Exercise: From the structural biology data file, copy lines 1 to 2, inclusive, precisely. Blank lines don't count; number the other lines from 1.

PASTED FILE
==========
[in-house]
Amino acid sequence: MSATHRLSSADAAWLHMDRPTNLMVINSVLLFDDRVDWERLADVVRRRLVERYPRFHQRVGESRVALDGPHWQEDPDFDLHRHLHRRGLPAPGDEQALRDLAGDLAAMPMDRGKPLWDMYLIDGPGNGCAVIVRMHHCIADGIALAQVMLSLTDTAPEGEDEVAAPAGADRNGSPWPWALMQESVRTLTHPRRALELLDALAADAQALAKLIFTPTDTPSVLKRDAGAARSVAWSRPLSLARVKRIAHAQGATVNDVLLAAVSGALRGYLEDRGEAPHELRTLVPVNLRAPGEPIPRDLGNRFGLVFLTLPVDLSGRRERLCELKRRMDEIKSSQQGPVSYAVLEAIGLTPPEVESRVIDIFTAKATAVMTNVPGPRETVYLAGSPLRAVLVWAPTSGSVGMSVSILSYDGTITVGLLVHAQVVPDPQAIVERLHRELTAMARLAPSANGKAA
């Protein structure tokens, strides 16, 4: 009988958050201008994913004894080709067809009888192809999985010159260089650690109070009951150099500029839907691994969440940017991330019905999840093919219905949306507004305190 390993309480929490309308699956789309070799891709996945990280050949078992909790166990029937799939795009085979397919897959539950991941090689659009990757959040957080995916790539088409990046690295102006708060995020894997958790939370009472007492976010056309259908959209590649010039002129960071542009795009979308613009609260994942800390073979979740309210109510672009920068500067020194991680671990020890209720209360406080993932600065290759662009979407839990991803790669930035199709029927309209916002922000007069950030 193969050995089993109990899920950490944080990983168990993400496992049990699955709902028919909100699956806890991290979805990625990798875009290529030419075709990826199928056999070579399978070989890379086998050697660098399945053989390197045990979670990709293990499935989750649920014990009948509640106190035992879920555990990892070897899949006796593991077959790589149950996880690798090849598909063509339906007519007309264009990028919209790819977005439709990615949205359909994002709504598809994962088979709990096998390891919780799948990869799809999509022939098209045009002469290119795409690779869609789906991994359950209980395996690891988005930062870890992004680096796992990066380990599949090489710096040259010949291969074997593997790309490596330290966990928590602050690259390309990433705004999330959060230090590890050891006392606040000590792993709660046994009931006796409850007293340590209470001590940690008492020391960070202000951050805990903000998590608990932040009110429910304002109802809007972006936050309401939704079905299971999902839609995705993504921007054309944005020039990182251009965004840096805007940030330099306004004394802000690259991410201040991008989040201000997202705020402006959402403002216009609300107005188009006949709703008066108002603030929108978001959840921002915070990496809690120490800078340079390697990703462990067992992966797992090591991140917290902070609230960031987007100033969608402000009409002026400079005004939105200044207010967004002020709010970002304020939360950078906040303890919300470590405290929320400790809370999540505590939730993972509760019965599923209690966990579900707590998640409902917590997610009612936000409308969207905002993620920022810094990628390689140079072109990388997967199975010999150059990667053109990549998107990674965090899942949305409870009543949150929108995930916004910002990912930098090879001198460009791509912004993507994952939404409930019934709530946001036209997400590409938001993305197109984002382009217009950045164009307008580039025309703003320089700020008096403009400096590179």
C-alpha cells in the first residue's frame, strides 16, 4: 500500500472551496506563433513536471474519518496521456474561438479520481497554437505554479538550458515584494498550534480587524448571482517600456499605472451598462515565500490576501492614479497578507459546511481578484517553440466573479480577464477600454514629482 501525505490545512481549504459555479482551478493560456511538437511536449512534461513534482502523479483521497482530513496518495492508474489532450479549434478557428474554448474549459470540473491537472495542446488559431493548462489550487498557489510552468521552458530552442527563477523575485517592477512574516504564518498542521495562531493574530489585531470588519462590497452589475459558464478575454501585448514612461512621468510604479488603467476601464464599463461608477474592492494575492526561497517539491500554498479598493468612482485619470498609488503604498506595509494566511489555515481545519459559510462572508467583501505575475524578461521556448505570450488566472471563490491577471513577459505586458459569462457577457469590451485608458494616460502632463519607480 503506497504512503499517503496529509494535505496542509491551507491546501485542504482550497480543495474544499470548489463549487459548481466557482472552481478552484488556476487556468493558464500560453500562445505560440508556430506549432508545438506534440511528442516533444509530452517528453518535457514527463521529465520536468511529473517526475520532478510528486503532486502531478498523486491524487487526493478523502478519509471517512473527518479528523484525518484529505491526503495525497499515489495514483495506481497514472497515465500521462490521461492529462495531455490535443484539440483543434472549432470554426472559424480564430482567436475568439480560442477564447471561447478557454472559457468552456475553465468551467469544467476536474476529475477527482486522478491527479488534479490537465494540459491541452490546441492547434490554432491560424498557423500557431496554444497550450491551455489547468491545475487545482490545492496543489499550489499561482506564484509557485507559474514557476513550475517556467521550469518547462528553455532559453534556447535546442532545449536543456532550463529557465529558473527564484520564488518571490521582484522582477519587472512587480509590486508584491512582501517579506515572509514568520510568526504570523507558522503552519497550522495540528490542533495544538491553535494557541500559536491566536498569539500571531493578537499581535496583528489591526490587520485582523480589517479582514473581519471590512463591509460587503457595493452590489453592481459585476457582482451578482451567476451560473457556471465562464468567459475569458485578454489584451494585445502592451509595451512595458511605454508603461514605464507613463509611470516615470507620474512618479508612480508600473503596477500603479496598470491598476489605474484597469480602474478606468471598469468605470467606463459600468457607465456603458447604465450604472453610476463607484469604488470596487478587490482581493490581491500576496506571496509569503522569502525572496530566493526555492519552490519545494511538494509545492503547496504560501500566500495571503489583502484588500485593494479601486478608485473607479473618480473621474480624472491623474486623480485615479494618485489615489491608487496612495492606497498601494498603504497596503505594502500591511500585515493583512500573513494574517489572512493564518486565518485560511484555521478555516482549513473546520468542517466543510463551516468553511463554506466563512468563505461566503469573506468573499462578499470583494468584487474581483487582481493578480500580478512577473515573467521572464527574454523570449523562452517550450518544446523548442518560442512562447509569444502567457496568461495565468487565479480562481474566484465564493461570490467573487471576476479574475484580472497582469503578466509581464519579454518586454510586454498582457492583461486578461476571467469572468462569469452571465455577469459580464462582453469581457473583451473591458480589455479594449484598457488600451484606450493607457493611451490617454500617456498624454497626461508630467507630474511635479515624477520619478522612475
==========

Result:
[in-house]
Amino acid sequence: MSATHRLSSADAAWLHMDRPTNLMVINSVLLFDDRVDWERLADVVRRRLVERYPRFHQRVGESRVALDGPHWQEDPDFDLHRHLHRRGLPAPGDEQALRDLAGDLAAMPMDRGKPLWDMYLIDGPGNGCAVIVRMHHCIADGIALAQVMLSLTDTAPEGEDEVAAPAGADRNGSPWPWALMQESVRTLTHPRRALELLDALAADAQALAKLIFTPTDTPSVLKRDAGAARSVAWSRPLSLARVKRIAHAQGATVNDVLLAAVSGALRGYLEDRGEAPHELRTLVPVNLRAPGEPIPRDLGNRFGLVFLTLPVDLSGRRERLCELKRRMDEIKSSQQGPVSYAVLEAIGLTPPEVESRVIDIFTAKATAVMTNVPGPRETVYLAGSPLRAVLVWAPTSGSVGMSVSILSYDGTITVGLLVHAQVVPDPQAIVERLHRELTAMARLAPSANGKAA